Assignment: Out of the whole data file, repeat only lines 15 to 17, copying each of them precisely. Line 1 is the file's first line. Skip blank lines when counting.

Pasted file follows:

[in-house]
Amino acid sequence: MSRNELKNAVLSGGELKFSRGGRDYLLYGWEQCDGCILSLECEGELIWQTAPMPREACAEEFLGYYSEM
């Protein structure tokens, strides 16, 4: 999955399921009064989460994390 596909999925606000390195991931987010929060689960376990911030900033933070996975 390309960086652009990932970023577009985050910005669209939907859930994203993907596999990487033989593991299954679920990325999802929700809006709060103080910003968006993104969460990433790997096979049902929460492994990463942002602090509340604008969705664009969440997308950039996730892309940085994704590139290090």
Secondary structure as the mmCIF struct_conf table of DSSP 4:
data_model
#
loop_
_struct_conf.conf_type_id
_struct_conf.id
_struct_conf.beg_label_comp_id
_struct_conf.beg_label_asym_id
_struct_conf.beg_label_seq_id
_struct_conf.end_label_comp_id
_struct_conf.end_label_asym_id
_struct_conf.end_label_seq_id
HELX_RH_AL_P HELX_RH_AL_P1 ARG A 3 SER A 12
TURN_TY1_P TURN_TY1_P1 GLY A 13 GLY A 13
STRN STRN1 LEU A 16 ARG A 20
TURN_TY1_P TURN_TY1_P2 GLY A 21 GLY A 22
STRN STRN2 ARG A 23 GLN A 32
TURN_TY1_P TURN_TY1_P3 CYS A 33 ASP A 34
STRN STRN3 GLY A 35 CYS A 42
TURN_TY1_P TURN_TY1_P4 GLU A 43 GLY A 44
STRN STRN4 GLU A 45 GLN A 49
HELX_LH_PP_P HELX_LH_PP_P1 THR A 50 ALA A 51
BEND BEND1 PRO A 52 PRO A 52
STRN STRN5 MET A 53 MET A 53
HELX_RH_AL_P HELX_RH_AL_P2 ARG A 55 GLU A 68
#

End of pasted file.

_struct_conf.end_label_seq_id
HELX_RH_AL_P HELX_RH_AL_P1 ARG A 3 SER A 12
TURN_TY1_P TURN_TY1_P1 GLY A 13 GLY A 13